U.S. crude on Tuesday closed at its lowest since November as the market discounted the latest talk by OPEC that it would extend output cuts beyond June.
That decline also came ahead of the release of weekly U.S. crude inventory data later Tuesday and on Wednesday that is expected to show a crude stock build of 2.6 million barrels, according to a Reuters poll.
U.S. West Texas Intermediate (WTI) crude closed Tuesday's session down 88 cents, or 1.8 percent, at $47.34, its lowest settle since Nov. 29. The contract earlier rose to $49.48.
Brent crude, the international benchmark for oil, was down 60 cents, or 1.2 percent, at $51.02 per barrel by 2:36 p.m. ET (1836 GMT), off a session high of $52.22.
Sources within the Organization of the Petroleum Exporting Countries have indicated that its members increasingly favor extended production cuts but want the backing of non-OPEC oil producers, such as Russia, which have yet to deliver fully on existing reductions.
"OPEC is sticking with a plan that has not worked," said Phil Davis, managing partner at PSW Investments in Woodland Park, New Jersey, noting they are not offering more cuts and no new countries are joining in the cuts.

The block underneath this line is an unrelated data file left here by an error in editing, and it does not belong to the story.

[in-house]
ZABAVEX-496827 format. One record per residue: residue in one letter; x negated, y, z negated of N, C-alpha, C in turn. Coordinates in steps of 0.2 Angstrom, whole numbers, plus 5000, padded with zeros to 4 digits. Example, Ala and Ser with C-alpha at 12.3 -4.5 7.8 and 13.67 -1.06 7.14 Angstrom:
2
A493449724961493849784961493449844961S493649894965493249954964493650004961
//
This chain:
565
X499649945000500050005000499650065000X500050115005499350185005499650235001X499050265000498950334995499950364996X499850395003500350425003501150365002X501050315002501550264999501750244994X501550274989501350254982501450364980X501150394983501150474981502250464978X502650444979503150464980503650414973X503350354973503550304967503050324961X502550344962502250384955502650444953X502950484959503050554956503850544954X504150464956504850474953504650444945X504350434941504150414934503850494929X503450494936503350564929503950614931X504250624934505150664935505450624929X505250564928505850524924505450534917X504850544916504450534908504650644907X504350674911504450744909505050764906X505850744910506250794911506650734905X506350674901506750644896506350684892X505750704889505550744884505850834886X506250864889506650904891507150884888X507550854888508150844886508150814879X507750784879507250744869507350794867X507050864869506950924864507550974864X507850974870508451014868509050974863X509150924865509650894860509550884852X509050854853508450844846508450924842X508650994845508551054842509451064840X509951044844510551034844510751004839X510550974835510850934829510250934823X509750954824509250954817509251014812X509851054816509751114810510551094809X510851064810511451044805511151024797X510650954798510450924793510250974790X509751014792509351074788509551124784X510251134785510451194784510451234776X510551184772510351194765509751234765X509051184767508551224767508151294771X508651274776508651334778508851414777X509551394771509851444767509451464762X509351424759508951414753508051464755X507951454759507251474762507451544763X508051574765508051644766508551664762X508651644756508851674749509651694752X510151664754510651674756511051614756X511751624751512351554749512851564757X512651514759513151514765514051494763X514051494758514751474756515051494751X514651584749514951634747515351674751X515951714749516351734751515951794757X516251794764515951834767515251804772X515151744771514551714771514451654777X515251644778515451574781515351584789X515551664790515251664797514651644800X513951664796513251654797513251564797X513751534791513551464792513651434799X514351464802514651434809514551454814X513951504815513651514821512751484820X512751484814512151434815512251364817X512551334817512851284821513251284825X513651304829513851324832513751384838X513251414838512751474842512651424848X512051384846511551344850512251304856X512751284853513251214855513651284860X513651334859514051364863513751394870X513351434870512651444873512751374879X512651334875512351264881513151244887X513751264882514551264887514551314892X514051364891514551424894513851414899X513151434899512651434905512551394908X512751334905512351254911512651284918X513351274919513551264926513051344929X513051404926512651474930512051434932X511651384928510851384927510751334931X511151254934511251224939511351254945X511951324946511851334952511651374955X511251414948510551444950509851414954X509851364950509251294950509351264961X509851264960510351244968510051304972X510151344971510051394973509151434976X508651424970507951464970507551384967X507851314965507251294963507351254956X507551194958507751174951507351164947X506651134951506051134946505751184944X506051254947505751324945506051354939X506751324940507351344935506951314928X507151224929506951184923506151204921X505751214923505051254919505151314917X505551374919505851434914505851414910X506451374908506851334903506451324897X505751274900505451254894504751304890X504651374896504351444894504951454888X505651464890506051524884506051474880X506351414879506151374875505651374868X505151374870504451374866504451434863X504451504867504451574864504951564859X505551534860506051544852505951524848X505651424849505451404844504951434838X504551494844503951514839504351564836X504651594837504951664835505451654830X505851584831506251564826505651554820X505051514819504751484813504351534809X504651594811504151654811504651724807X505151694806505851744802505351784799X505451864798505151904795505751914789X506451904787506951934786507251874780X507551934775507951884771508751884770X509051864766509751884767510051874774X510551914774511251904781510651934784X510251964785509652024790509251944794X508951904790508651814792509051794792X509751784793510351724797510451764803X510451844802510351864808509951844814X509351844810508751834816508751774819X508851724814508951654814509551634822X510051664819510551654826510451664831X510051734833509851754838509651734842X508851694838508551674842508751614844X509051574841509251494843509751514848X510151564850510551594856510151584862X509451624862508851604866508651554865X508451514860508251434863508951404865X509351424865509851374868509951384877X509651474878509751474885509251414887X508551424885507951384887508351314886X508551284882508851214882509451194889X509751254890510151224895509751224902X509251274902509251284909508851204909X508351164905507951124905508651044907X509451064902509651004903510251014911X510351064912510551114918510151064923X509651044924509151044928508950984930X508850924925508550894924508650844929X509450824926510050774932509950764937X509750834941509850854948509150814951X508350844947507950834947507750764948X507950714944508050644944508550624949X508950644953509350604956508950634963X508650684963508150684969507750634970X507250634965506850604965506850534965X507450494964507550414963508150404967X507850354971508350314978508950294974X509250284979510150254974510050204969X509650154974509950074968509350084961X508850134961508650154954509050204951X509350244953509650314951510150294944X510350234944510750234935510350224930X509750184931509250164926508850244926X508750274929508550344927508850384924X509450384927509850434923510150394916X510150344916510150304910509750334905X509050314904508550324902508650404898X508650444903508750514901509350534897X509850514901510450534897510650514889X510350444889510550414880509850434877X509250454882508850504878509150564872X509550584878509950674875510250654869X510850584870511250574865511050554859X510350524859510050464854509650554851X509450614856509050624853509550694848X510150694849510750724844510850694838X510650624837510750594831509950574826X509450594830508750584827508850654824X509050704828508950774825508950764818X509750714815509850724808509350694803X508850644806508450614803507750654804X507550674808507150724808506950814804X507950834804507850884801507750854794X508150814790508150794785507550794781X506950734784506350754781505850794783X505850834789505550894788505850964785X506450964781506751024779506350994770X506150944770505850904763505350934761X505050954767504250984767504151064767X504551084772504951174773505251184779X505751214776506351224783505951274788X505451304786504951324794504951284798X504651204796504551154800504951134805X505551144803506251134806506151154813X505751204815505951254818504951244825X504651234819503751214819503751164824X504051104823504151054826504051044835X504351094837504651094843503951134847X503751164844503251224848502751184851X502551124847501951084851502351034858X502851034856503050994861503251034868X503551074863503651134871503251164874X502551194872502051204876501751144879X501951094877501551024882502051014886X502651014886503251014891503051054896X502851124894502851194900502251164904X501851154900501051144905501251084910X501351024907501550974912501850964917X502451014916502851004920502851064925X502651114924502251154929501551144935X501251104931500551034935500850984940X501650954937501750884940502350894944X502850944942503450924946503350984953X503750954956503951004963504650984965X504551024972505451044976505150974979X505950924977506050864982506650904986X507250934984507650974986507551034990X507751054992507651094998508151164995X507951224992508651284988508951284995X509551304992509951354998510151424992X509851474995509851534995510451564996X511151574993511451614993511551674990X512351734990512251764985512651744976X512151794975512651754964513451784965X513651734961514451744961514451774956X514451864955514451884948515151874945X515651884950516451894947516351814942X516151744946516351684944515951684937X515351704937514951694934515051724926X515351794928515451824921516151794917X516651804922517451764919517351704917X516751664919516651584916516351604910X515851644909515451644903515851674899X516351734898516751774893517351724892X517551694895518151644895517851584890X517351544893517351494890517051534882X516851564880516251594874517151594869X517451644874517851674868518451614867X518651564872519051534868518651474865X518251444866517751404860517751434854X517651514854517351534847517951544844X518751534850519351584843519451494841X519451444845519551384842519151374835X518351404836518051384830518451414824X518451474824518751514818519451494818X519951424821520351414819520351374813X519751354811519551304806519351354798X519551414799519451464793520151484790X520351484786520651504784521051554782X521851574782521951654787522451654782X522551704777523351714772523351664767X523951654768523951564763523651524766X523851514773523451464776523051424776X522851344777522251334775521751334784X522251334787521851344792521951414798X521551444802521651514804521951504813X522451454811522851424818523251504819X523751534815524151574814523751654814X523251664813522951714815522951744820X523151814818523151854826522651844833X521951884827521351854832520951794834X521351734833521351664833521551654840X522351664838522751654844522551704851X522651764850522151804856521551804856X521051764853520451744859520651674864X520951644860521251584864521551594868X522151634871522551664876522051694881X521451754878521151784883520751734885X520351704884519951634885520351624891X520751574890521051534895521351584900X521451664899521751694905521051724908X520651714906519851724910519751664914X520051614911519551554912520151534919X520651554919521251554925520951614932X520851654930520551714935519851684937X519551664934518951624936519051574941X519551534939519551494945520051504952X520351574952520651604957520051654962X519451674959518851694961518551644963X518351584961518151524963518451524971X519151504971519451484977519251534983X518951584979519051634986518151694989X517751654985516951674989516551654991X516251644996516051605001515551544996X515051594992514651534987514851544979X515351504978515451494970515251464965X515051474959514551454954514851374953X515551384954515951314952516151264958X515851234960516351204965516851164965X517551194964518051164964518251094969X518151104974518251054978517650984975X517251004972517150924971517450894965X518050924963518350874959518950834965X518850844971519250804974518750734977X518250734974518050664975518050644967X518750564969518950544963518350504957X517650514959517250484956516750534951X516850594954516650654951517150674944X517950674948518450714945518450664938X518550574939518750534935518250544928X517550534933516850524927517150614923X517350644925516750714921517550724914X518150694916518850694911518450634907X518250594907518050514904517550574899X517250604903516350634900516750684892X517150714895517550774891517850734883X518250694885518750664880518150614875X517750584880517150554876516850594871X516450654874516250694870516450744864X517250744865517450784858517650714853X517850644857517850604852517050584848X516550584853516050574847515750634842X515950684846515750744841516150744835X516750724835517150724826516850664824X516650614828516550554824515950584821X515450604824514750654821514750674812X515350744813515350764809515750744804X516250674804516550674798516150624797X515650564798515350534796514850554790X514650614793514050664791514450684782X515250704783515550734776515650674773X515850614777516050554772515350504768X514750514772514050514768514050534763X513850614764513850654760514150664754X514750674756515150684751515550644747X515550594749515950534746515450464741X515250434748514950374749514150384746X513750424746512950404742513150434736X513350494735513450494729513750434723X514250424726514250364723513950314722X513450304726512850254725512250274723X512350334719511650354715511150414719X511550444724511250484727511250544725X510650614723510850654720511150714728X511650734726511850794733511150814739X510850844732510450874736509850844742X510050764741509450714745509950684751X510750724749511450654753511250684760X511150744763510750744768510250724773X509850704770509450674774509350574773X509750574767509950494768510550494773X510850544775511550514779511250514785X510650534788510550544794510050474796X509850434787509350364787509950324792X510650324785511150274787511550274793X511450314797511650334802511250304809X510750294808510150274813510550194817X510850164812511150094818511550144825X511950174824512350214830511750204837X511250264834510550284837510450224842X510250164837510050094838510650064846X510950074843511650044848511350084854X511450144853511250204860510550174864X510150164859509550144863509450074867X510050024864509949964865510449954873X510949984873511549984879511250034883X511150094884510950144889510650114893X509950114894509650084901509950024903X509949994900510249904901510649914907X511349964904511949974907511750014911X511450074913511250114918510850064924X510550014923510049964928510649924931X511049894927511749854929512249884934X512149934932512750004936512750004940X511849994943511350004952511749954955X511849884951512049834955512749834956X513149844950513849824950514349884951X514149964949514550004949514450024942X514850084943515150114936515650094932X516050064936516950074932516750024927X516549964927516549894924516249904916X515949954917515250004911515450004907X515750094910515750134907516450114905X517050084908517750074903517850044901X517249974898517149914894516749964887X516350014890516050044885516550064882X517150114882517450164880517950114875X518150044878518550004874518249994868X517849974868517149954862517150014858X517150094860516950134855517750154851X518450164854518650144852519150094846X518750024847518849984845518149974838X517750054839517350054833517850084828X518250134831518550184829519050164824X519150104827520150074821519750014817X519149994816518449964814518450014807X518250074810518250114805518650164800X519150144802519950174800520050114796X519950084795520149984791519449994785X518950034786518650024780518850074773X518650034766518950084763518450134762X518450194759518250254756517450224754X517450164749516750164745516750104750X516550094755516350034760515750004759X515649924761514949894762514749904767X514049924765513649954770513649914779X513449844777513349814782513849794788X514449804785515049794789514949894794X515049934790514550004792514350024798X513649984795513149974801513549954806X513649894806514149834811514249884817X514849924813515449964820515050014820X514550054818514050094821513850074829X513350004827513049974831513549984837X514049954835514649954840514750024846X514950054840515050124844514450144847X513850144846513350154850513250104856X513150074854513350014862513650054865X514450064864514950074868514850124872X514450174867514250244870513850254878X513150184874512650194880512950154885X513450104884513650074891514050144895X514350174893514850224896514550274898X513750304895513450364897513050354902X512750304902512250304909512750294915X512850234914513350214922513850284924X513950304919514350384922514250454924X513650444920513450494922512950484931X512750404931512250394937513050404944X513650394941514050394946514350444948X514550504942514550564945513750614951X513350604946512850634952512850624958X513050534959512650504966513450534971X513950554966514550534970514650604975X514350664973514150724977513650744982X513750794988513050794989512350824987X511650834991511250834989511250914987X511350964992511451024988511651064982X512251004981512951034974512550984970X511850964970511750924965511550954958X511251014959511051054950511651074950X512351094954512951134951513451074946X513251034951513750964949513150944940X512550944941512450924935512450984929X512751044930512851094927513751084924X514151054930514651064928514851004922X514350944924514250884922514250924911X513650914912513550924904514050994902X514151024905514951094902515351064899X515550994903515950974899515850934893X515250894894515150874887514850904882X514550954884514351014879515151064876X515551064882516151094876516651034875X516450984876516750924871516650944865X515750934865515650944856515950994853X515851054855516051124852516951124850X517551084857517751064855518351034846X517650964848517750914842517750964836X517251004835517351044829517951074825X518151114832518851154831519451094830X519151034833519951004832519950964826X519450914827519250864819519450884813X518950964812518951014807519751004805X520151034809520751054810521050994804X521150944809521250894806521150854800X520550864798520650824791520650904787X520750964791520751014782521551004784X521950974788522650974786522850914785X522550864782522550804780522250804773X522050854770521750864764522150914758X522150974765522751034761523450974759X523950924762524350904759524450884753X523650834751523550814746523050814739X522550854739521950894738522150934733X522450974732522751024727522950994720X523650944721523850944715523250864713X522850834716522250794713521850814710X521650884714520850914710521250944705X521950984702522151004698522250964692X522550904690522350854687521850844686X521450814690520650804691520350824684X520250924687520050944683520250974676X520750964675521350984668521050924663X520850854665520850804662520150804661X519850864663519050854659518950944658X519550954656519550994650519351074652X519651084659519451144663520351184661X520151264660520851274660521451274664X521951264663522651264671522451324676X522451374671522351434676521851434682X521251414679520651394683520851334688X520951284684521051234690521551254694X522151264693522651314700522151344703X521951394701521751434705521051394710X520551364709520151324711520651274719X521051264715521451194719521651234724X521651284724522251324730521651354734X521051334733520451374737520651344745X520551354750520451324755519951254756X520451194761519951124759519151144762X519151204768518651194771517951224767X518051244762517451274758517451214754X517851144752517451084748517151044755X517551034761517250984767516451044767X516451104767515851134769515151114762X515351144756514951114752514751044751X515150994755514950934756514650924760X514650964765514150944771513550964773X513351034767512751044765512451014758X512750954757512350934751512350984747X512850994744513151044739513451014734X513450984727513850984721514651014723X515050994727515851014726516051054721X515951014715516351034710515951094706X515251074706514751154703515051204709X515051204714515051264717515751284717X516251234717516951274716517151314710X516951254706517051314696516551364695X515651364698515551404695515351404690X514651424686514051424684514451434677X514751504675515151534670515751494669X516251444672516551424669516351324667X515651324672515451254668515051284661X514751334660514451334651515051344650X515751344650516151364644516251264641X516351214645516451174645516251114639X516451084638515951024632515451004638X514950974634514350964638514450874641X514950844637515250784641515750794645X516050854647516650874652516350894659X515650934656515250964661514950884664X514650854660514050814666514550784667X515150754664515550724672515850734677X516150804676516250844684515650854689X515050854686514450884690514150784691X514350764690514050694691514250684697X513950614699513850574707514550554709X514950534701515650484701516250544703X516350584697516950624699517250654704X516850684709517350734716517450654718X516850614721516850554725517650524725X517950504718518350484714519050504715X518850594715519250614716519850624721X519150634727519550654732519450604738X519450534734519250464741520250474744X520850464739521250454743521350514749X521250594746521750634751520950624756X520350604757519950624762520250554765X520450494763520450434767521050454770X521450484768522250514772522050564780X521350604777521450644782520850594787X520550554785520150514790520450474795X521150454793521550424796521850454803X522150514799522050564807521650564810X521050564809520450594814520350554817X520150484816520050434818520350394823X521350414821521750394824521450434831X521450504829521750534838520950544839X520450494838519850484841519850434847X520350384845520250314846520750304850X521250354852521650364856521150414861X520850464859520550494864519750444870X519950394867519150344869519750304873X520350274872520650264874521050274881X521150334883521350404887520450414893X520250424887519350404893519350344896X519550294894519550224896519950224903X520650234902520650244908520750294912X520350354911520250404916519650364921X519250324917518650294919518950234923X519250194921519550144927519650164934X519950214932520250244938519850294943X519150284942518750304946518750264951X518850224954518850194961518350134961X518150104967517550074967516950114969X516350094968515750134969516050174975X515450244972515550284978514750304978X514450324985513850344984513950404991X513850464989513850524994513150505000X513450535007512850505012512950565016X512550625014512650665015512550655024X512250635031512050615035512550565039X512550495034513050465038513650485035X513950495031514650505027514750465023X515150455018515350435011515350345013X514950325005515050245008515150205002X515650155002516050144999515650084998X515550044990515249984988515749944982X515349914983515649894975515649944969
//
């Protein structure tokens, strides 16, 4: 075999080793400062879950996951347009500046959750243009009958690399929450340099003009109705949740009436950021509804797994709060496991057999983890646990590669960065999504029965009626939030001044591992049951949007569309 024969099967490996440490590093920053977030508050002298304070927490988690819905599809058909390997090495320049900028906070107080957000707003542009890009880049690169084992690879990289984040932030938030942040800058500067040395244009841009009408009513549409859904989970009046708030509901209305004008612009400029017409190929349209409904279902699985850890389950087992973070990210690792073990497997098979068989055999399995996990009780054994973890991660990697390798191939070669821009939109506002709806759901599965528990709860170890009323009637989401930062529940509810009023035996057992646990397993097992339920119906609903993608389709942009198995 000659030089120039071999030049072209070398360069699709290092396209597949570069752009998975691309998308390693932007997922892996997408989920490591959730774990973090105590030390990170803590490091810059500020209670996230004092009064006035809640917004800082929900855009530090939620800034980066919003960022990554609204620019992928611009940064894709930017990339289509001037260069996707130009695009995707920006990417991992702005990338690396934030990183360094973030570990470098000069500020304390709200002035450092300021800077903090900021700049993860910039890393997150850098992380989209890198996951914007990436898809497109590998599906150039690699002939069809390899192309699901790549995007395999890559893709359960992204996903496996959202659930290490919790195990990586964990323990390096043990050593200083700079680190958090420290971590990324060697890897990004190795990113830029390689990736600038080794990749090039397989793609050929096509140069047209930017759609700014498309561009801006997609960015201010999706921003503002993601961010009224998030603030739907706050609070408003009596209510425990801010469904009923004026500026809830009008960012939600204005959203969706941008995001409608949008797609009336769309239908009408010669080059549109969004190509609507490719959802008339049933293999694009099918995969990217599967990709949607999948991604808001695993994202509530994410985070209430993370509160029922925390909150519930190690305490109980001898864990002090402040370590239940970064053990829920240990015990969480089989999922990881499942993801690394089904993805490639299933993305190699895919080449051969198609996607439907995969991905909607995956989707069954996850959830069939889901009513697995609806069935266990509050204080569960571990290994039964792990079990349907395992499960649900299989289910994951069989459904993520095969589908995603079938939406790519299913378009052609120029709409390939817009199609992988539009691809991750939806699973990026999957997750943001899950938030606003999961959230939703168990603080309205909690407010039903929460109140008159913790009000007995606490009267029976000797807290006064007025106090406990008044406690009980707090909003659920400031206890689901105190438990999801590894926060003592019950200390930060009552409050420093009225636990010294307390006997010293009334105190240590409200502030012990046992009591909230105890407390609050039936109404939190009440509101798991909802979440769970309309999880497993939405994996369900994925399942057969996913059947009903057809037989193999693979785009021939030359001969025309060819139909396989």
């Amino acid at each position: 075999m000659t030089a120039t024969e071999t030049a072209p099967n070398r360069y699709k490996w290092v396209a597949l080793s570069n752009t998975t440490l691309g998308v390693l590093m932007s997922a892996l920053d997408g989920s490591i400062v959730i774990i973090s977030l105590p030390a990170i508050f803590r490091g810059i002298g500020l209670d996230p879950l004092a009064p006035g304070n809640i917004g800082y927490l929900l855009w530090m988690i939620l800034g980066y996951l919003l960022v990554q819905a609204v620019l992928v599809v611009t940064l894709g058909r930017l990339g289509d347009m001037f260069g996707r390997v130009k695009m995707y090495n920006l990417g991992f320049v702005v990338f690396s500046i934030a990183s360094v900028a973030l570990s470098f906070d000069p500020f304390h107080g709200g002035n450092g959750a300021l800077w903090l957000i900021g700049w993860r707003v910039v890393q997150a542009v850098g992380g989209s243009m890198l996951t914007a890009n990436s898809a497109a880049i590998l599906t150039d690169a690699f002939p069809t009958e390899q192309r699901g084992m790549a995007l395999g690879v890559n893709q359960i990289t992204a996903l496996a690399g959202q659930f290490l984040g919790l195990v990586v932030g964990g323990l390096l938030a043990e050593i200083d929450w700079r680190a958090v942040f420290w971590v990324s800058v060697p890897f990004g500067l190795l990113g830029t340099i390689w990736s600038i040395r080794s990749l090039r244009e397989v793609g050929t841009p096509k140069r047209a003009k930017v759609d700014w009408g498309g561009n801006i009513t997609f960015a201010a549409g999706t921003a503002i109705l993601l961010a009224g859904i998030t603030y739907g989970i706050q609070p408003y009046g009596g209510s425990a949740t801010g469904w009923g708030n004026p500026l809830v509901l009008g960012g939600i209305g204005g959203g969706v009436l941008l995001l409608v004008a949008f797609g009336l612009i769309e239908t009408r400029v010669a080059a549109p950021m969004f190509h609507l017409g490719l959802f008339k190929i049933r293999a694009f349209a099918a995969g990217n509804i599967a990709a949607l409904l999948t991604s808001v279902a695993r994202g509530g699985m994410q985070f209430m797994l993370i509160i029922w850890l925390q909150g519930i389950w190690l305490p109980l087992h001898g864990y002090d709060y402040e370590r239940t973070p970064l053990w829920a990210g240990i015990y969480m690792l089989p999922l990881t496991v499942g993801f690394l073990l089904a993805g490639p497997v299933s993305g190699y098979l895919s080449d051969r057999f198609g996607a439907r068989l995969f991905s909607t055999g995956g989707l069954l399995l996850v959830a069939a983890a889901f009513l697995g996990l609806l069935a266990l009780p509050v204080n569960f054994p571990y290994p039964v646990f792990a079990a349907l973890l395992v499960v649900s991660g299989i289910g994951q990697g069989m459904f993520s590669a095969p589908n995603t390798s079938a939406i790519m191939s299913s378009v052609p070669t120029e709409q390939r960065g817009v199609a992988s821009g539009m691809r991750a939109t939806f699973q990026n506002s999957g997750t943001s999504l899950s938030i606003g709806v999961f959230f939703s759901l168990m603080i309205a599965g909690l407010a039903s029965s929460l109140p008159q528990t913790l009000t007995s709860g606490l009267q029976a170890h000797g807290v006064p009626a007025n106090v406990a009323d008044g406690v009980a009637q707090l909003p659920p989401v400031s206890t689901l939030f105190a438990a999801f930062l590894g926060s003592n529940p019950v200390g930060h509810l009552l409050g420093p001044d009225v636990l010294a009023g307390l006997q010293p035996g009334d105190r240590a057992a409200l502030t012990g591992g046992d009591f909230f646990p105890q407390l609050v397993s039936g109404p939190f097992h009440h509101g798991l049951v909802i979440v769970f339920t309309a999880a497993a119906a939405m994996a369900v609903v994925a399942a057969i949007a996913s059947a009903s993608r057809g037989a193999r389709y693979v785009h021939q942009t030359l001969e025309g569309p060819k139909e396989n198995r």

The group and some non-OPEC producers agreed to curb production from Jan. 1 by 1.8 million barrels per day (bpd) for six months to drain crude from record stockpiles. But inventories remain stubbornly large.
"We think it is very unlikely that Russia will actively take part in any extension of the production cuts that goes beyond paying lip service to the agreement," Commerzbank said in a note, adding that it would be premature for investors to "pin their hopes" on an extension.
Commerzbank said that OPEC cuts would need to last into the fourth quarter to achieve the group's goal of reducing record oil stockpiles in industrialized nations to their five-year average.
Investors were awaiting U.S. inventories data expected to reveal rising stocks after a surprise drop in the week to March 10, with data from the American Petroleum Institute (API) at 4:30 p.m. EDT on Tuesday and the U.S. Energy Information Administration (EIA) at 10:30 a.m. EDT on Wednesday.
The WTI delivery hub in Cushing, Oklahoma, could be a particular focus in Tuesday's API data.
Stocks at Cushing rose in the week to March 10, helping to widen the premium for Brent over WTI. That gap now stands at around $2.82 for May delivery, its highest since the end of January.
"Another increase would be generally bearish for WTI-related spreads," said Tamas Varga, analyst at London broker PVM Oil Associates.
If supply restraints stay in place, analysts said solid global demand could gradually help rebalance the market, even with expanding U.S. production of shale oil.
"The combination of robust demand and weaker global supply leading to rebalanced markets will not be derailed by U.S. shale oil," said Jeremy Baker, senior commodity strategist at Vontobel Asset Management.
— CNBC's Tom DiChristopher contributed to this report.